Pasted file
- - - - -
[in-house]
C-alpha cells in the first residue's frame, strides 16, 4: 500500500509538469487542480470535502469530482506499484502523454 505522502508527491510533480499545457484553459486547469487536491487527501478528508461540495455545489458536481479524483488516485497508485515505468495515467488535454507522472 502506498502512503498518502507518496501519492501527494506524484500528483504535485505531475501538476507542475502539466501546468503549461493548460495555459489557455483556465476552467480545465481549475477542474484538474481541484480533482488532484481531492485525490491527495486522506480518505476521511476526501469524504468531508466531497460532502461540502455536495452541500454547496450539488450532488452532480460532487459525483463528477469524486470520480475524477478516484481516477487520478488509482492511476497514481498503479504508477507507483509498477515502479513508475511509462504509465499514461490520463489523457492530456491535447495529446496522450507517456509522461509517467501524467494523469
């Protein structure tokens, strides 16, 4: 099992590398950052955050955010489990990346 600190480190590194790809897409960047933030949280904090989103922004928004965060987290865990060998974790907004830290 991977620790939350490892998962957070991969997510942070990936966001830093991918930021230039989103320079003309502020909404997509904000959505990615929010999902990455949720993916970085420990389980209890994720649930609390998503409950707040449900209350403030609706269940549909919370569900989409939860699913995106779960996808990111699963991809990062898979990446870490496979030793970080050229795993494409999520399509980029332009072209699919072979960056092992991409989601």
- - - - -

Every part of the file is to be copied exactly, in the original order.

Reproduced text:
[in-house]
C-alpha cells in the first residue's frame, strides 16, 4: 500500500509538469487542480470535502469530482506499484502523454 505522502508527491510533480499545457484553459486547469487536491487527501478528508461540495455545489458536481479524483488516485497508485515505468495515467488535454507522472 502506498502512503498518502507518496501519492501527494506524484500528483504535485505531475501538476507542475502539466501546468503549461493548460495555459489557455483556465476552467480545465481549475477542474484538474481541484480533482488532484481531492485525490491527495486522506480518505476521511476526501469524504468531508466531497460532502461540502455536495452541500454547496450539488450532488452532480460532487459525483463528477469524486470520480475524477478516484481516477487520478488509482492511476497514481498503479504508477507507483509498477515502479513508475511509462504509465499514461490520463489523457492530456491535447495529446496522450507517456509522461509517467501524467494523469
């Protein structure tokens, strides 16, 4: 099992590398950052955050955010489990990346 600190480190590194790809897409960047933030949280904090989103922004928004965060987290865990060998974790907004830290 991977620790939350490892998962957070991969997510942070990936966001830093991918930021230039989103320079003309502020909404997509904000959505990615929010999902990455949720993916970085420990389980209890994720649930609390998503409950707040449900209350403030609706269940549909919370569900989409939860699913995106779960996808990111699963991809990062898979990446870490496979030793970080050229795993494409999520399509980029332009072209699919072979960056092992991409989601």